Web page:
You are in luck if you wish to move to Kew Gardens. It has the best rates in Queens, with 4.49% for property crimes and 2.367% for violent crimes. Remember, you must always be alert and install a security system, even if you live in an area with reasonable crime rates.

Astoria is one of the most dangerous neighborhoods, with a property crime rate of 27.94% and a violent crime rate of 4.225%. These numbers mean a crime occurs every hour and 8 minutes in Astoria.

Jackson Heights has a higher violent crime rate than Astoria at 4.901%, however, its property crime rate is significantly lower at 15.89%, not including vandalism, drug crimes, or animal cruelty. Remember that even though the crime rate is higher, it is also the most densely-populated neighborhood per square mile.

This difference is one of the reasons that you should learn the specific crimes in your neighborhood to know what you are actually up against since violent crime and property crime are general terms. 

Queens Crimes by Type

Below, find specific crimes that occur in Queens and determine whether they pose an authentic threat to your safety.


Murder is not a common crime in Queens. Even Jackson Heights, one of the “less safe” areas of the borough, has a murder rate lower than most American cities. The highest chance of becoming a murder victim in Jackson Heights is 1 in 43,191.

Long Island City has one of the highest murder rates in Queens, which is still lower than most U.S. cities. Your chances are as high as 1 in 15,794 but as low as 1 in 41,759.

More murders occur in the east, further away from the East River, which is west of Queens.


Assault rates vary between neighborhoods. Regarding assault, Elmhurst, Queens is more dangerous than 86% of cities, but Ridgewood is safer than 60% of cities, with 31 per year in the westernmost areas. Southeast Ridgewood has even fewer assaults per year at 3 per year.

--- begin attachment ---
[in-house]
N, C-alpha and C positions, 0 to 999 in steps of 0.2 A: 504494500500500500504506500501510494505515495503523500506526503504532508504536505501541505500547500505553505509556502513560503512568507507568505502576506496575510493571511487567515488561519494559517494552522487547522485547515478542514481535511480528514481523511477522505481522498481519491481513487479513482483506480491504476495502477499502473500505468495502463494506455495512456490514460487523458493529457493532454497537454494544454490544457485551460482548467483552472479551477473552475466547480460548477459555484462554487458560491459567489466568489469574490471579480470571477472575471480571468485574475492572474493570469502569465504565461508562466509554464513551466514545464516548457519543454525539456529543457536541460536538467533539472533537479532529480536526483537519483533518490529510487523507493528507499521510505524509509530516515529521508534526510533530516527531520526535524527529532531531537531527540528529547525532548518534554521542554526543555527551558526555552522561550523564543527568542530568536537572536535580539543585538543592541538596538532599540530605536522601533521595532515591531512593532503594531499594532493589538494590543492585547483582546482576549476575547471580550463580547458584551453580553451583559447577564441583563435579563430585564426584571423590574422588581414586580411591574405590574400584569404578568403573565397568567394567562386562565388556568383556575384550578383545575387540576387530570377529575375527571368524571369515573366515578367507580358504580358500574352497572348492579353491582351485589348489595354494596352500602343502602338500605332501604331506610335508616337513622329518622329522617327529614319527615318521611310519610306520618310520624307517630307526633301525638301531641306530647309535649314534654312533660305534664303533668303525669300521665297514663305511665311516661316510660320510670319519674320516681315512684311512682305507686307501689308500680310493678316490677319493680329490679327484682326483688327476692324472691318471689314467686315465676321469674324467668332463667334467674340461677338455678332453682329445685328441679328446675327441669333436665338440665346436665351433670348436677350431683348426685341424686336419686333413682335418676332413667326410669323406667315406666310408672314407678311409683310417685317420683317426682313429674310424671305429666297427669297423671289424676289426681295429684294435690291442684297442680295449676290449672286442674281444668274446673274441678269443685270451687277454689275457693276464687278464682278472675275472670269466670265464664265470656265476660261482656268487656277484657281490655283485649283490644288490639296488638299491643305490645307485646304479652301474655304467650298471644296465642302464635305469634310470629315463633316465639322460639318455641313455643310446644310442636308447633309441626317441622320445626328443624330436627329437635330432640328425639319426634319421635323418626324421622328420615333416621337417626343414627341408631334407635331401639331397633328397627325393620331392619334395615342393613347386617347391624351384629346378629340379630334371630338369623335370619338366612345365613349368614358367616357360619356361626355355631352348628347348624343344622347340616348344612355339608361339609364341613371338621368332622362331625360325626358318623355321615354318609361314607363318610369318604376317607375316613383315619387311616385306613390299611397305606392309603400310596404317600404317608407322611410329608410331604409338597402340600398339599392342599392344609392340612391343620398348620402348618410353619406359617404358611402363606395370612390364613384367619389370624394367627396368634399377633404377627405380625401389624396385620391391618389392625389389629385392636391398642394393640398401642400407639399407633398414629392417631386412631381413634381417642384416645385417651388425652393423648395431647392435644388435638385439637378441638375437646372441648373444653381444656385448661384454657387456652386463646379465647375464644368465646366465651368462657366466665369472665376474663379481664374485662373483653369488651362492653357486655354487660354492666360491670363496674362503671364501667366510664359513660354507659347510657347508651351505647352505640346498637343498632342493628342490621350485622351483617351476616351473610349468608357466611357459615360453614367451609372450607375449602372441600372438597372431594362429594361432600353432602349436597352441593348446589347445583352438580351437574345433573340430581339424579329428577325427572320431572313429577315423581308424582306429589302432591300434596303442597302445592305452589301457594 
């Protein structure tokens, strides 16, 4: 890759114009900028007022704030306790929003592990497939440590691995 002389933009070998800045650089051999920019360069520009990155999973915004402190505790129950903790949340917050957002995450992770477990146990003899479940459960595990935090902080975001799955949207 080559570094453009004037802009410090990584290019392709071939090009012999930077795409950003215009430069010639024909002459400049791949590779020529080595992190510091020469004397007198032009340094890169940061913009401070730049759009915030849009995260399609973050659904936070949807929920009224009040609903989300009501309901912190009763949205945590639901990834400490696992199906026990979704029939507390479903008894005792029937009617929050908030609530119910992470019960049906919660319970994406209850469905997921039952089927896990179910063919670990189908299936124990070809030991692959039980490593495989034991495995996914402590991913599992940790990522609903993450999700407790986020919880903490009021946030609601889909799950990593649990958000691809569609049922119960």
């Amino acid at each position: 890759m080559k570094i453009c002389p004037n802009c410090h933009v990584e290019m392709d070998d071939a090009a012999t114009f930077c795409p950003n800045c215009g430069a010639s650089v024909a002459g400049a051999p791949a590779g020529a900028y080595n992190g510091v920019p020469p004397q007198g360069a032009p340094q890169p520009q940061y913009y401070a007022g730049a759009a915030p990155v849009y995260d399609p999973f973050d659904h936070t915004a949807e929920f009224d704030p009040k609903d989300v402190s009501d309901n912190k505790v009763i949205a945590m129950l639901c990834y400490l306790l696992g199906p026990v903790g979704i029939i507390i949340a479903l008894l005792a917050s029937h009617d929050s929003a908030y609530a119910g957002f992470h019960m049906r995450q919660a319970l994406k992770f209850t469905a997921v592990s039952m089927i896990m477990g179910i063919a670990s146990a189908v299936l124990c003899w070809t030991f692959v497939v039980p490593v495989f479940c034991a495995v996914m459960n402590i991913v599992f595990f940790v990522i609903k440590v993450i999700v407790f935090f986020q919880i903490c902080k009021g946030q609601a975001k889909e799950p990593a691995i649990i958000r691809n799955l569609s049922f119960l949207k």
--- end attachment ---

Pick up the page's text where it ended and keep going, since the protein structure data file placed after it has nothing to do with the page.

Assault in Queens, like elsewhere in New York City, has risen against Asian residents in particular since the COVID-19 pandemic. These are hate crimes, and important to keep in mind when moving to Queens. 


Kidnapping is not an outstanding issue in Queens, but it does occur. In Sunnyside, about ten kidnappings occur per year in the center of the city.

Sunnyside residents vouch for the easternmost part of the area, where approximately 0 kidnappings per year occur. If you have young children, consider moving as far from the East River as possible to avoid kidnappings, no matter the neighborhood.


East Elmhurst, Middle Village, and Forest Hills are among the best neighborhoods regarding burglaries. These areas are safer than 96% percent of American cities. Middle Village has a burglary rate of .79 per 1,000 city residents.

Astoria has a higher burglary rate at 2.77 per 1,000 residents, which is still safer than 74% of American cities.

Vehicle Theft

Vehicle theft is a more common crime in some neighborhoods. Surprisingly, Middle Village has a higher vehicle theft rate than other areas in Queens, coming in at around .97 per 1,000 residents. The higher rate is likely because of the number of high-end car models. Still, it is safer than 53% of American cities.

If you live in Middle Village, consider finding a trustworthy parking garage rather than street parking.

Local Responses in Queens

If you are ever in an emergency, it is imperative to call 9-1-1 so that the NYPD can immediately report to the scene. Reference the NYPD’s record of emergency response times for your peace of mind. 

Over a nine-year-long period, the NYPD’s shortest response time to a non-critical situation was 13 minutes and 2 seconds. The longest that non-critical callers had to wait for emergency services was 28 minutes and 2 seconds.

Those in serious emergencies have had to wait for 15 minutes and 32 seconds at the absolute longest. The lowest time in recent years was 8 minutes and 62 seconds.

The NYPD responds to critical emergencies in less than 10 minutes on average. Typically, response times are as low as 6 minutes. Of course, there have been outliers in the last decade, like 27+ minute responses.

Most Queens residents either believe local police are always visible, or if they aren’t, that they at least respond quickly. 

Queens response times are quick considering city traffic, but if it is not fast enough for you, remember we buy houses Queens.

Final Word

You should be proud of yourself for prioritizing safety before making a big move. Queens is a very safe place to live, especially if you choose the right neighborhood and take proper precautions. Consider the most prevalent crime type in your part of Queens, and do everything you can to prevent it. In sticky situations, rely on the NYPD.

Finally, Congratulations on becoming a “Queensite!”

If you already live in New York and decide to move to the largest borough, find cash home buyers in NYC to simplify the process. Residents who decide they need a change of pace can sell a house fast in New York City.